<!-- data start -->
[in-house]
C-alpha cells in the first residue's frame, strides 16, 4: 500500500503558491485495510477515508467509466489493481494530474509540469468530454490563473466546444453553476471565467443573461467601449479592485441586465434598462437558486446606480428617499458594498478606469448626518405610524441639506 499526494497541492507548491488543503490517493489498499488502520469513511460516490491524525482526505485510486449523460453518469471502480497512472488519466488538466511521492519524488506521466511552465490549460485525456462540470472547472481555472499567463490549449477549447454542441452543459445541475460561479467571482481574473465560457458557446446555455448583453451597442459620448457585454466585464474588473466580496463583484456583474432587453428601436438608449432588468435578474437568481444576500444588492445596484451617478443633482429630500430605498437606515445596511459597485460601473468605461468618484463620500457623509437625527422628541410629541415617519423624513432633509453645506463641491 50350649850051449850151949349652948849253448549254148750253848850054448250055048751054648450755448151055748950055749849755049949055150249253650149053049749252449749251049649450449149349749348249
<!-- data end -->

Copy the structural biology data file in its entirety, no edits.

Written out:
[in-house]
C-alpha cells in the first residue's frame, strides 16, 4: 500500500503558491485495510477515508467509466489493481494530474509540469468530454490563473466546444453553476471565467443573461467601449479592485441586465434598462437558486446606480428617499458594498478606469448626518405610524441639506 499526494497541492507548491488543503490517493489498499488502520469513511460516490491524525482526505485510486449523460453518469471502480497512472488519466488538466511521492519524488506521466511552465490549460485525456462540470472547472481555472499567463490549449477549447454542441452543459445541475460561479467571482481574473465560457458557446446555455448583453451597442459620448457585454466585464474588473466580496463583484456583474432587453428601436438608449432588468435578474437568481444576500444588492445596484451617478443633482429630500430605498437606515445596511459597485460601473468605461468618484463620500457623509437625527422628541410629541415617519423624513432633509453645506463641491 50350649850051449850151949349652948849253448549254148750253848850054448250055048751054648450755448151055748950055749849755049949055150249253650149053049749252449749251049649450449149349749348249